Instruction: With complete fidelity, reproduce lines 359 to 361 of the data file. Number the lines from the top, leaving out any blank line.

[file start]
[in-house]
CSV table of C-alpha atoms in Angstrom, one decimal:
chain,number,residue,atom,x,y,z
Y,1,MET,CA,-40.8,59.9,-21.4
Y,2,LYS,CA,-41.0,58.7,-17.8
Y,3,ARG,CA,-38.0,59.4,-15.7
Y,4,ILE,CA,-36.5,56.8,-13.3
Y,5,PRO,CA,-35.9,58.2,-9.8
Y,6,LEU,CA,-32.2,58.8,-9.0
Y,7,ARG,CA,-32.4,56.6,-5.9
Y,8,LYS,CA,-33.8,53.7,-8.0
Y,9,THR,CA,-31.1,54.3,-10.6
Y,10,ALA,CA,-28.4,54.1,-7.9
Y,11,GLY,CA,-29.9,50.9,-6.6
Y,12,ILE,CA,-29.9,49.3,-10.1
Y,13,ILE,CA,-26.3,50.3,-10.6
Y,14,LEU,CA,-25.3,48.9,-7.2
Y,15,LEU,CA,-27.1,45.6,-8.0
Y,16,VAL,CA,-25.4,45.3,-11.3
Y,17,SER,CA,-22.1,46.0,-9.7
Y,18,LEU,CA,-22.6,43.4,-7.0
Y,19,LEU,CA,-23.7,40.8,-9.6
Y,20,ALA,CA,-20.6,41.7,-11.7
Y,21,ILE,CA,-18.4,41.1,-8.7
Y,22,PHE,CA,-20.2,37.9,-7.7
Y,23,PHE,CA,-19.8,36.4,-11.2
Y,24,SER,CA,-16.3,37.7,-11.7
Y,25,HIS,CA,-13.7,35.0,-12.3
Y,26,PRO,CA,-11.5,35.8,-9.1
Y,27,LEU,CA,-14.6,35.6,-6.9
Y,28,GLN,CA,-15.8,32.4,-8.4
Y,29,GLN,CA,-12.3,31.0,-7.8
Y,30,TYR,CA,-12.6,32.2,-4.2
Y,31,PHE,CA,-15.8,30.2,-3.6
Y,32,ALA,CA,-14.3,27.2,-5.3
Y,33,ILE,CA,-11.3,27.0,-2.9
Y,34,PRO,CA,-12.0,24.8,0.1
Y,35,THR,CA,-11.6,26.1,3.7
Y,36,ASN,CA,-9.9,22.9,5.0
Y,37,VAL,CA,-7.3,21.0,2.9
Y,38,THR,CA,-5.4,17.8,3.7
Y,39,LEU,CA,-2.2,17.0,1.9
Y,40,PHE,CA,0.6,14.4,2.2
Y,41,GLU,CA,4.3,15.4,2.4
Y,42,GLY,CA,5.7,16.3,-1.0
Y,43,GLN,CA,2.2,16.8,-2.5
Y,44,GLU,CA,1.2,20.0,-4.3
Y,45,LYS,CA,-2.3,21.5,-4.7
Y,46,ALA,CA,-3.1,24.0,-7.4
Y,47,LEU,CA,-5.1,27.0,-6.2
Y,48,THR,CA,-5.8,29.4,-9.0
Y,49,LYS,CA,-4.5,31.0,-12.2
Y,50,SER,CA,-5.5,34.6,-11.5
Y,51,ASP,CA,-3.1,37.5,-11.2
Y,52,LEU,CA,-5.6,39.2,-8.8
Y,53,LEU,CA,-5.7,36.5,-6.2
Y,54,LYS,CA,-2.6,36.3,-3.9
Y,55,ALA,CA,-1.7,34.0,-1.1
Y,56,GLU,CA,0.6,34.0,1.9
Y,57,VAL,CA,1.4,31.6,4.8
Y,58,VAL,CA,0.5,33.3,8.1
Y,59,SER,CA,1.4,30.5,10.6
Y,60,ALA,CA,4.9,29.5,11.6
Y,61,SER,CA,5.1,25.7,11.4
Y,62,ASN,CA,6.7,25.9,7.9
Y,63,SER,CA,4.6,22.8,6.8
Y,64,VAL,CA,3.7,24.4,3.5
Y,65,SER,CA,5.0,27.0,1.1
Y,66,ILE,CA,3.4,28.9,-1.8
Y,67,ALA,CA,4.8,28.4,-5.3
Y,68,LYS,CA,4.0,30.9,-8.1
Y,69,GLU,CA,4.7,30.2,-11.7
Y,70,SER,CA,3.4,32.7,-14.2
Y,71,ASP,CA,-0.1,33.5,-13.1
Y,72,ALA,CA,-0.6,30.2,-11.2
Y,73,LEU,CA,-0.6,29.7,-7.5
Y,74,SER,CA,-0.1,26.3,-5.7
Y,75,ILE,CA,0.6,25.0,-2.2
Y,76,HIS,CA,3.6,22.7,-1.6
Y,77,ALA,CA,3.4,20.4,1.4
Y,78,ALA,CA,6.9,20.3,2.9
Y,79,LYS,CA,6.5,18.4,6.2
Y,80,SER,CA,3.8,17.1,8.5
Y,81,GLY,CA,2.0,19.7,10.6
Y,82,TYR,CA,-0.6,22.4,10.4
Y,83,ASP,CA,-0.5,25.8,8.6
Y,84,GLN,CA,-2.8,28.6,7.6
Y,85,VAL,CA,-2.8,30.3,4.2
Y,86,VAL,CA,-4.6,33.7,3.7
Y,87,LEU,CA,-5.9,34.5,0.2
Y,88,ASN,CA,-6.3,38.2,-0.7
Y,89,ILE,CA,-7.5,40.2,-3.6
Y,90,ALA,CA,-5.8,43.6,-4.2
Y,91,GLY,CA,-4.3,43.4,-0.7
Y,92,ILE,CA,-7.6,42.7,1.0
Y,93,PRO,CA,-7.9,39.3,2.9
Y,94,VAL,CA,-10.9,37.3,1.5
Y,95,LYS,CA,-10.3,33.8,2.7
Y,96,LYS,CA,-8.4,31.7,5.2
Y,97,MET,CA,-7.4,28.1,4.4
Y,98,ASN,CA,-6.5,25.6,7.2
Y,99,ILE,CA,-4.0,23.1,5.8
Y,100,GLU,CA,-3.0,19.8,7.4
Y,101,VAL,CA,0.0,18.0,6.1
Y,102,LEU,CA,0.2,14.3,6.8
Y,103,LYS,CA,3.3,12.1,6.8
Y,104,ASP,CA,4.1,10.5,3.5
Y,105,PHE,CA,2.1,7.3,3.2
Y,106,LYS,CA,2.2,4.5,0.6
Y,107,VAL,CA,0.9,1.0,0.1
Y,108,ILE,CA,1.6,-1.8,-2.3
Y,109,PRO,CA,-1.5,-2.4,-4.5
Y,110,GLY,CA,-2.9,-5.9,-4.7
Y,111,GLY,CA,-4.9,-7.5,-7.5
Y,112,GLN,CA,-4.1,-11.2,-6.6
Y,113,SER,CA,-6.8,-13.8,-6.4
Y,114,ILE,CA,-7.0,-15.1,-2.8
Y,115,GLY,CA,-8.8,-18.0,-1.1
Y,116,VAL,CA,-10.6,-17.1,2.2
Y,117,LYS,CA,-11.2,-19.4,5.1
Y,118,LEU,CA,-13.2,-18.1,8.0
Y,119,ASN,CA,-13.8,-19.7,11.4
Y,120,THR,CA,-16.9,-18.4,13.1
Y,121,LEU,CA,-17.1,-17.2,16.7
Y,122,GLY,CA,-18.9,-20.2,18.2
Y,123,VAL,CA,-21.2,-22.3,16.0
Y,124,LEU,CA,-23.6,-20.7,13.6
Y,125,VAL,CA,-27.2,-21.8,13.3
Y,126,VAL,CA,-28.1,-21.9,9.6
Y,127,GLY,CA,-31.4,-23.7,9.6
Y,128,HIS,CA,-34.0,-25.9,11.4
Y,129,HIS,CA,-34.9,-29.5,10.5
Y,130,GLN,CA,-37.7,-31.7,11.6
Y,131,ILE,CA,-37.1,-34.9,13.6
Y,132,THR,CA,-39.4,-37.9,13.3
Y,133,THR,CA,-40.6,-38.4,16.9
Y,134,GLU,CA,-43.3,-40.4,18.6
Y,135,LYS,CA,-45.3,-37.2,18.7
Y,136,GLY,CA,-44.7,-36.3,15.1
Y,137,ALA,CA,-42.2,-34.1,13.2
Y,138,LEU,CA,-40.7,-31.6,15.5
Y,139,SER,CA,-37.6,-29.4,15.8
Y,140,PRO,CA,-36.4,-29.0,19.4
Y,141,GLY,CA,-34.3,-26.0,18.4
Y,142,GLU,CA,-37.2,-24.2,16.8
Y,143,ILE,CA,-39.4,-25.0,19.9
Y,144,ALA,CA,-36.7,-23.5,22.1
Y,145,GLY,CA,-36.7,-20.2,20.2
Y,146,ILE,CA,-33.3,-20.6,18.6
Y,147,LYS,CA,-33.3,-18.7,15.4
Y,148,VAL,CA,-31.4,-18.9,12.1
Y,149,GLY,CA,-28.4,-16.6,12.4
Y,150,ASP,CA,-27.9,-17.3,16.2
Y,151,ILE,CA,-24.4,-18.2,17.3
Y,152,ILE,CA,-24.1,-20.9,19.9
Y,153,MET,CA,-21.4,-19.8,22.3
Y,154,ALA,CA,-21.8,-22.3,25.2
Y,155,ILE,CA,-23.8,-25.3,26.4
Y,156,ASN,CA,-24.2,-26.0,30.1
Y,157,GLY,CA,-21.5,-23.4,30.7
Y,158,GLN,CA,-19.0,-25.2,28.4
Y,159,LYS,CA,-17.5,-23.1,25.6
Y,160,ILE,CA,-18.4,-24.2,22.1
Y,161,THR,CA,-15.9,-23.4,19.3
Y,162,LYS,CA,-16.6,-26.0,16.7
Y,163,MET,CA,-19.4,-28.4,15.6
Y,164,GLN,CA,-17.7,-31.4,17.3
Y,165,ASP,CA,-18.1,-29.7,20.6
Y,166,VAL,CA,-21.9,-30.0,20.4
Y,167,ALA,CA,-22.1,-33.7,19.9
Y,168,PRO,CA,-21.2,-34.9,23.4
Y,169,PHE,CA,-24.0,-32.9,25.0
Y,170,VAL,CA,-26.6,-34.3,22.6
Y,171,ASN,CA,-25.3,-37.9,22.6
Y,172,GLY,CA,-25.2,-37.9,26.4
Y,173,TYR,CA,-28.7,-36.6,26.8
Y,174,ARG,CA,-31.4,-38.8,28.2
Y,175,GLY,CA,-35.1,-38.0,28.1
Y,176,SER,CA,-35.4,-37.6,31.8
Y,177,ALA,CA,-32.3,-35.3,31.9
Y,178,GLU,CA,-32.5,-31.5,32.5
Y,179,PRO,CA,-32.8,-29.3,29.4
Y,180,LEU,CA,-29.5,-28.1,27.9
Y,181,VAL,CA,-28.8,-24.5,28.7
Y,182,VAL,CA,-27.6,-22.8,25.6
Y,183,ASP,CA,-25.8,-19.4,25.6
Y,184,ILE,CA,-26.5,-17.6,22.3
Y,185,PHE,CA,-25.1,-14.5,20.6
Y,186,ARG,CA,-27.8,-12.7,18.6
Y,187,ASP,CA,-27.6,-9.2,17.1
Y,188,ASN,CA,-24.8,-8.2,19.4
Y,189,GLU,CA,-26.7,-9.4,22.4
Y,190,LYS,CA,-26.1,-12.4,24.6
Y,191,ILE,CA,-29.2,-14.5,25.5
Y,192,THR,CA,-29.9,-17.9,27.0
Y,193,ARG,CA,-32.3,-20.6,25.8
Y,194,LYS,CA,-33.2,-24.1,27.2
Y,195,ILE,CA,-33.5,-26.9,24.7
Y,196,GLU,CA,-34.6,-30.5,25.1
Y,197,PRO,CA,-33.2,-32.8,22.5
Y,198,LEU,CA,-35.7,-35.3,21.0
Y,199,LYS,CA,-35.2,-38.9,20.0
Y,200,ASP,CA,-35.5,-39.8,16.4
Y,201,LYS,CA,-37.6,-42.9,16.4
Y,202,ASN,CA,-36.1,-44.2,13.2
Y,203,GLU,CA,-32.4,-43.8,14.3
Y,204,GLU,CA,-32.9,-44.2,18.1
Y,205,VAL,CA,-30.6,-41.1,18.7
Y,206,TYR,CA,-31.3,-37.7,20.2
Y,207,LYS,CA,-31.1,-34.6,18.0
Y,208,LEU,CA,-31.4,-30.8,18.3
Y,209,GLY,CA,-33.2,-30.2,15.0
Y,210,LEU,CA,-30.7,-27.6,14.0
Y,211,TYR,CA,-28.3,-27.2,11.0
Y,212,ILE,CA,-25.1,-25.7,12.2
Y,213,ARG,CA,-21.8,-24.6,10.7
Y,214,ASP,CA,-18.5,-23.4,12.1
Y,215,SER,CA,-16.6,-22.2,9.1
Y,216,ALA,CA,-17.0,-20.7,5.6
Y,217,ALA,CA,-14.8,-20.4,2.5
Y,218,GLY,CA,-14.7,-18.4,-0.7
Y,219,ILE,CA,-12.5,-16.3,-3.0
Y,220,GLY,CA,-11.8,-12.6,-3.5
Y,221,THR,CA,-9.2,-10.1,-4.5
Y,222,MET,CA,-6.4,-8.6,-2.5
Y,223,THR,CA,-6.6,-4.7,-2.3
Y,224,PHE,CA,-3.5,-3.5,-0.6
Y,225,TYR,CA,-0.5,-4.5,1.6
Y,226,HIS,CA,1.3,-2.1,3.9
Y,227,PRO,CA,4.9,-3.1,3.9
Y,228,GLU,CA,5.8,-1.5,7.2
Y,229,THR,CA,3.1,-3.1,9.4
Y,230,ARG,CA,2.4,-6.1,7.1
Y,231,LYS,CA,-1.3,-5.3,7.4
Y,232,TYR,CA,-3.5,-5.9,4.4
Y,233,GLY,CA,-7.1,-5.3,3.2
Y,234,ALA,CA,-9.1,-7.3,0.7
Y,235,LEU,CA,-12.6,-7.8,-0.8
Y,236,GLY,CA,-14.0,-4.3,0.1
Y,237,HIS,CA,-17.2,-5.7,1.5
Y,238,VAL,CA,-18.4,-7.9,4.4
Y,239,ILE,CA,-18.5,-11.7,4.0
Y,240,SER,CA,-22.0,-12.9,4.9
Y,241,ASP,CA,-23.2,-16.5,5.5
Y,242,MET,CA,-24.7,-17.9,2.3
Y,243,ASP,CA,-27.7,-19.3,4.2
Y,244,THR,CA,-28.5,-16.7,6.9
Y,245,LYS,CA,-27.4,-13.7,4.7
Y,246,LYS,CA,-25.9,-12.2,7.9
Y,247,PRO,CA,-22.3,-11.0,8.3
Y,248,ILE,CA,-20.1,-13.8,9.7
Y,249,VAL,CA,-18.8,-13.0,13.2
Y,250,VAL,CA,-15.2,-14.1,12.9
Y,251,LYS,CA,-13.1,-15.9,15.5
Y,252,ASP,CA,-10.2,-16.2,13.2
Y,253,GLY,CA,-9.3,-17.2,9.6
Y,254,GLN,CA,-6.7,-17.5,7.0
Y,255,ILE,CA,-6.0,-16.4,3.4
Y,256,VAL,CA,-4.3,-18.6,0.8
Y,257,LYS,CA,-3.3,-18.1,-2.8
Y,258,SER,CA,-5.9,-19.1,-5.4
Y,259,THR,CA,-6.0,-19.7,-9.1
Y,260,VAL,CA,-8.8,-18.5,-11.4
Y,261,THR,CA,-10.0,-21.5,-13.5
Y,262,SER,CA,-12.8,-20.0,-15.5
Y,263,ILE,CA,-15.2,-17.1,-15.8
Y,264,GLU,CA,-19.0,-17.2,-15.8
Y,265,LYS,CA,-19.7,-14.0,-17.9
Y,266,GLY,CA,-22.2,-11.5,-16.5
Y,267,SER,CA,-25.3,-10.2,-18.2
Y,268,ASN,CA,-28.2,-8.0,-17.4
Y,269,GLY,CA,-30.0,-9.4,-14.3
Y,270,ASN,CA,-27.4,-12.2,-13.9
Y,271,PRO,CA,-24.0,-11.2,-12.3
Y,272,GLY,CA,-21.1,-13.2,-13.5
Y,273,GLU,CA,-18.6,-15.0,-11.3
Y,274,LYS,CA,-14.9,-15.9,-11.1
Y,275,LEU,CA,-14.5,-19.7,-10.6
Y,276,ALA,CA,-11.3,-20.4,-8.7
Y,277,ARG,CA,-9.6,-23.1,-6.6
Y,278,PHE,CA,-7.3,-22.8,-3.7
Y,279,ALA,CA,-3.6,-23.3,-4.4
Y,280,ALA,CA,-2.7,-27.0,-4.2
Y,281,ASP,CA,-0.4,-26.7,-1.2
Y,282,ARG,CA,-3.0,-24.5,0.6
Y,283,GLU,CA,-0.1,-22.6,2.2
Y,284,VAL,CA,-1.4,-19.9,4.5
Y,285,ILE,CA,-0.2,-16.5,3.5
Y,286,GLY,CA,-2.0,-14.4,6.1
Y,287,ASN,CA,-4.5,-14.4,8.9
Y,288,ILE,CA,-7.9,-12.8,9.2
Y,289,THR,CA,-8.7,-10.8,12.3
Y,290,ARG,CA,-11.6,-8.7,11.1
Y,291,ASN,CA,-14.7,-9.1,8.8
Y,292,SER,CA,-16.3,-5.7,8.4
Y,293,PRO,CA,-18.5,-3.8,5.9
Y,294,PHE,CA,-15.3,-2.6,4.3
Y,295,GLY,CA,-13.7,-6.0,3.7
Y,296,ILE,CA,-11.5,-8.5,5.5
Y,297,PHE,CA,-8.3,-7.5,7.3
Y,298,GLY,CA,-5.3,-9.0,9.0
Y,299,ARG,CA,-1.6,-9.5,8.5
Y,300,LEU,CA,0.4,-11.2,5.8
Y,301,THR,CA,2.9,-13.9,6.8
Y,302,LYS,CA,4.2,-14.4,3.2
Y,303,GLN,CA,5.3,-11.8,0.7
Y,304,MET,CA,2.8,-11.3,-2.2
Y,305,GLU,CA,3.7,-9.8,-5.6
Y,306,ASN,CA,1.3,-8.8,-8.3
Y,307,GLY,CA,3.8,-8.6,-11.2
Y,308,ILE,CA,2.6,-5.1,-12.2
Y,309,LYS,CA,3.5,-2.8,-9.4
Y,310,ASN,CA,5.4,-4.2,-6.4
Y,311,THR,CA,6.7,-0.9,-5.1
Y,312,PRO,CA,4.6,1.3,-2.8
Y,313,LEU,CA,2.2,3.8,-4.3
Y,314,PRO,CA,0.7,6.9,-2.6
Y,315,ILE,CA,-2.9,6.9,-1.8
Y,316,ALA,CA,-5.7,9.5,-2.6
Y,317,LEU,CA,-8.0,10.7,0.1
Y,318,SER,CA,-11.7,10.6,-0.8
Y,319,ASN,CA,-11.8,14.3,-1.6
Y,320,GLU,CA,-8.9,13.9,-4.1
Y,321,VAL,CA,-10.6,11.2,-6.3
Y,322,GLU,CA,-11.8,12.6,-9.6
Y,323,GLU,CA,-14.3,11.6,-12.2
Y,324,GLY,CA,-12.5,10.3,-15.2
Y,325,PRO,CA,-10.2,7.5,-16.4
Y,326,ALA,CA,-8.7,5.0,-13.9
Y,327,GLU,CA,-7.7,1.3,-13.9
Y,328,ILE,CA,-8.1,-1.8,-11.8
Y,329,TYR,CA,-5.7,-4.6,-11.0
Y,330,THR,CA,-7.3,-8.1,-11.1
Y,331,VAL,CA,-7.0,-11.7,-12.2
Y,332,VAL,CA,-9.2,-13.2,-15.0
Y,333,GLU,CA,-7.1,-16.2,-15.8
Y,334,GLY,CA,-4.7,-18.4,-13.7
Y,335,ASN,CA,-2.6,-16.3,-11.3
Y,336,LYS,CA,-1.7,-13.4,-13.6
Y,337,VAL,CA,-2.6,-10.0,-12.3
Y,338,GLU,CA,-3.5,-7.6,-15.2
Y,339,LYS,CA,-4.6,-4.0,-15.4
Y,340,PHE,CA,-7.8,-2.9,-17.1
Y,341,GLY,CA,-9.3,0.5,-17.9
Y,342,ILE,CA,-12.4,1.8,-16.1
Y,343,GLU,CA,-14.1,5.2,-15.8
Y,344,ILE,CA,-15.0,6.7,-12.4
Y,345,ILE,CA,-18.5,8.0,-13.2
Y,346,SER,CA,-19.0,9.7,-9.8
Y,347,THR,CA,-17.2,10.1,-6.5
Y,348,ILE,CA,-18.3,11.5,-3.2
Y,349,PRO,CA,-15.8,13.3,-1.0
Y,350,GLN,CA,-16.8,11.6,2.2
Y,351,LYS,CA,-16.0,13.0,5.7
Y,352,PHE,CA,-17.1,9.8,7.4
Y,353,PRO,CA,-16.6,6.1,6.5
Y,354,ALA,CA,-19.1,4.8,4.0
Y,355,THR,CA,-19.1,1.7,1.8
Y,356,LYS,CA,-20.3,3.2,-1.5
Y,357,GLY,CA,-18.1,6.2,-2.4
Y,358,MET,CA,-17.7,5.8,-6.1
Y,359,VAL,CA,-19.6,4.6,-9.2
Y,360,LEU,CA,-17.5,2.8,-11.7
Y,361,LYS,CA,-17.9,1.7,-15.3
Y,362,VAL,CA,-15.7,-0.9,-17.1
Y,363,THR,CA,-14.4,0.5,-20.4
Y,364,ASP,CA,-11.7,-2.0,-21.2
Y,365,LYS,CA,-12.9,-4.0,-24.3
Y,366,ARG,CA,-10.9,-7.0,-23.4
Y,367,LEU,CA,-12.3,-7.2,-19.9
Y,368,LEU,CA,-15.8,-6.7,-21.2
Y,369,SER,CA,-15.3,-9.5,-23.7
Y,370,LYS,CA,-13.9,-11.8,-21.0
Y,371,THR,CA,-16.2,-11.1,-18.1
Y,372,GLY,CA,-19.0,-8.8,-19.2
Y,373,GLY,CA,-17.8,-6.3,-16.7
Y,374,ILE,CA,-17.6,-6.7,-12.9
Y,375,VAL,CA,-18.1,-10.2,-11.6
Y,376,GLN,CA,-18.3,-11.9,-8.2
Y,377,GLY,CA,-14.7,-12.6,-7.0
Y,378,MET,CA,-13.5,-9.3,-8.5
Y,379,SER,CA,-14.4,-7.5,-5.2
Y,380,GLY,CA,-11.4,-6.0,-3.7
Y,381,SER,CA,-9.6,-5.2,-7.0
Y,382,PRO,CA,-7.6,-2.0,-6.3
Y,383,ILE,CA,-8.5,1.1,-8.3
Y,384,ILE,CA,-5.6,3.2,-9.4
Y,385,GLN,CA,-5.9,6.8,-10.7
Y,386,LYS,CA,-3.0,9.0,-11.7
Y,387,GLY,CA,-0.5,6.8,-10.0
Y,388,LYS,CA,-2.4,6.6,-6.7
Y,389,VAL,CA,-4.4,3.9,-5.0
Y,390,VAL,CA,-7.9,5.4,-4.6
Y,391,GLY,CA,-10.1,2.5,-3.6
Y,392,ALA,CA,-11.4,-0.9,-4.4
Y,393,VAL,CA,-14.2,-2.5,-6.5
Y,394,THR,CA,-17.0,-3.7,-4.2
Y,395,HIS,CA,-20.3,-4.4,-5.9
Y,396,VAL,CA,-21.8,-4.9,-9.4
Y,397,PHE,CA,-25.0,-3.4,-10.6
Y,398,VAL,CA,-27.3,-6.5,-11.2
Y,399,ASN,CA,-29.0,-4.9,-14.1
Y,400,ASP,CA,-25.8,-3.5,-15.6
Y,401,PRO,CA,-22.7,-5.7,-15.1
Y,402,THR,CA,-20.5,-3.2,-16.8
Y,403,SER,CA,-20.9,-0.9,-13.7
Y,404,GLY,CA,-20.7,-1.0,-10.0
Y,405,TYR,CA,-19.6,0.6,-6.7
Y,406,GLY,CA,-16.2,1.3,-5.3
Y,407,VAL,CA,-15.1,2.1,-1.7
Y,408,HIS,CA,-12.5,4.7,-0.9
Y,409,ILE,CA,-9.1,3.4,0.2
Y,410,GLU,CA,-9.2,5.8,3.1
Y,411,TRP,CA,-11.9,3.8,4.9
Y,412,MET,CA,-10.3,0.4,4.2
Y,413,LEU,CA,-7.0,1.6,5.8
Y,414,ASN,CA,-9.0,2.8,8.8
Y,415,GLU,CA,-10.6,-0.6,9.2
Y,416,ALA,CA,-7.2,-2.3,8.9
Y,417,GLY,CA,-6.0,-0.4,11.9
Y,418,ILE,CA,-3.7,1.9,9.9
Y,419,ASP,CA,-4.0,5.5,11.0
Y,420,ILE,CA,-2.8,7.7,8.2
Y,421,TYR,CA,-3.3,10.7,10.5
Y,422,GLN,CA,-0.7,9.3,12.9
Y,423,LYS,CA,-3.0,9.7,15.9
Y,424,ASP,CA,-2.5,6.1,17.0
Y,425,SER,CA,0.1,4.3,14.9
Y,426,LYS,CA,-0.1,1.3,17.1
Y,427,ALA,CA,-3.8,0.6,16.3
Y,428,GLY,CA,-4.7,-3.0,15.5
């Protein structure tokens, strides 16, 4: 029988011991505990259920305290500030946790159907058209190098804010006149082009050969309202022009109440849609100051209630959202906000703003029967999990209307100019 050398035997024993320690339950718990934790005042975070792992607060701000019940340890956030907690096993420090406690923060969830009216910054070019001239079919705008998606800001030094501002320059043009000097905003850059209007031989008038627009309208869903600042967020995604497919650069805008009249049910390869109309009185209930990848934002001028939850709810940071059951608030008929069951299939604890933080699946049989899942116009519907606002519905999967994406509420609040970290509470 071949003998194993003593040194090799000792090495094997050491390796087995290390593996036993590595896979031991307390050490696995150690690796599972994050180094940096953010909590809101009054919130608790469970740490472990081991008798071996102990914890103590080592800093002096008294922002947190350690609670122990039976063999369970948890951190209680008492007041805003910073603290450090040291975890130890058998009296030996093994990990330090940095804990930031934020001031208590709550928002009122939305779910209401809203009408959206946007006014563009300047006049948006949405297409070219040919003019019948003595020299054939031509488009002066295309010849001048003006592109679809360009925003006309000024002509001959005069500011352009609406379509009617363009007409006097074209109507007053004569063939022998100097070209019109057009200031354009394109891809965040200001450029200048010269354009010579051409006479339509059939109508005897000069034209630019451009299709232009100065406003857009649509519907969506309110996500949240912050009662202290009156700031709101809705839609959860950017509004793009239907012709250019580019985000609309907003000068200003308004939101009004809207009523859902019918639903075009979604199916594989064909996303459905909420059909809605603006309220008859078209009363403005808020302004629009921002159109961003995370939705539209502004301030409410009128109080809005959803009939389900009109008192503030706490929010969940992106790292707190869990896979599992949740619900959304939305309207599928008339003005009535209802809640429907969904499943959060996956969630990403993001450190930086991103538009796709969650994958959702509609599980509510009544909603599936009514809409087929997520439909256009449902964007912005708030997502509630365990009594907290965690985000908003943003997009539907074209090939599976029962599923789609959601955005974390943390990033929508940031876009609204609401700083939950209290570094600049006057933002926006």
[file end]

Y,356,LYS,CA,-20.3,3.2,-1.5
Y,357,GLY,CA,-18.1,6.2,-2.4
Y,358,MET,CA,-17.7,5.8,-6.1